3 For example, model ZR 28 K3 has a capacity of approximately 28000 BTU/h at 60 Hz, using K as multiplier 1000. Index 3 denotes the version of the Scroll set. The C in this position refers to a Scroll set with slightly higher built in compression ratio. If the letter E follows the index, the compressor is charged with Ester oil. Use factor for approximate capacity in Watt at 50 Hz. Model Designation ZR 28K 3 E -PFJ-522. 1 2 3 4 5 6 7. 1 - compressor family: Z = Scroll 2 - high/medium range 3 - nominal capacity [BTU/h] @ 60 Hz and ARI conditions (*see below) using multipliers "K" for 1000 and "M" for 10 000. 4 - model variation 5 - POE oil 6 - motor version 7 - bill of material number 522: brazing stub tubes (ZR 22 K*..ZR 81 K*). 523: Rotalock threaded stubs (ZR 48 K*..ZR 81 K*). *ARI-Conditions: 7,2 C evaporating temperature 54,4 C condensing temperature 11 K suction gas superheat 8,3 K liquid subcooling 35 C ambient temperature C060201/0702_1002/E 3.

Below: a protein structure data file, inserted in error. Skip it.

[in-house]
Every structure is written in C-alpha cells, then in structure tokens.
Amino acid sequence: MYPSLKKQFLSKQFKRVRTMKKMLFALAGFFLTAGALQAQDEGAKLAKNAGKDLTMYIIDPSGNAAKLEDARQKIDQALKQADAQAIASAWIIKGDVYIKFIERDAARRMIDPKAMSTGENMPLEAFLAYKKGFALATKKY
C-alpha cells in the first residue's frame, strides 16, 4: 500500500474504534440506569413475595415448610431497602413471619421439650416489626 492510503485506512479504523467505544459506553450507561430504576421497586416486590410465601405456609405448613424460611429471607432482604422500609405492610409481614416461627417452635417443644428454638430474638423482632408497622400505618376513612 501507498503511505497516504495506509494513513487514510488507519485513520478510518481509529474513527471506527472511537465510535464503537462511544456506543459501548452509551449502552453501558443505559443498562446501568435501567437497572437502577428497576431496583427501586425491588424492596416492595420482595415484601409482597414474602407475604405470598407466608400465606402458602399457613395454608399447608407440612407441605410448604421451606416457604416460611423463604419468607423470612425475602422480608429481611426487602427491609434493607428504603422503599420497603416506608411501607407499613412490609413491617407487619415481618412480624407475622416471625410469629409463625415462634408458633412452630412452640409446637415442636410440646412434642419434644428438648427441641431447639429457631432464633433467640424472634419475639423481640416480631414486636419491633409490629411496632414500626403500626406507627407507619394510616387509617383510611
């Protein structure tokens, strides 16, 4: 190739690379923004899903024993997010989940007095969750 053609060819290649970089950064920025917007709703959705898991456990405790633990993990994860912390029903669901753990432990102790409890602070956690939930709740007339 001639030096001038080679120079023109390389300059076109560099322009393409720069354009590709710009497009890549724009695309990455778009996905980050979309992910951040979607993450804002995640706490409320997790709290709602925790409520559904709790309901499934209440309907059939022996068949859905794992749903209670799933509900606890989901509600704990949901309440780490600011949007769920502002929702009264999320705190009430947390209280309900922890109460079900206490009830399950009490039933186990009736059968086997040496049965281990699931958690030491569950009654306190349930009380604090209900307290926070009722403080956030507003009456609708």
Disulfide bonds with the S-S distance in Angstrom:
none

4 3 How a Scroll Works 1 2 3. 4 5. : Scroll gas flow The Scroll is a simple compression concept first patented in 1905. A Scroll is an involute spiral which, when matched with a mating Scroll form, generates a series of crescent-shaped gas pockets between the two members (see Fig. 1). During compression, one Scroll remains stationary (fixed Scroll ) while the other form (orbiting Scroll ) is allowed to orbit (but not rotate) around the first form. As this motion occurs, the pockets between the two forms are slowly pushed to the center of the two scrolls while si- multaneously being reduced in volume. When the pocket reaches the center of the Scroll form, the gas, which is now at a high pressure, is discharged out of a port located at the center. During com- pression, several pockets are being compressed simultaneously, resulting in a very smooth process.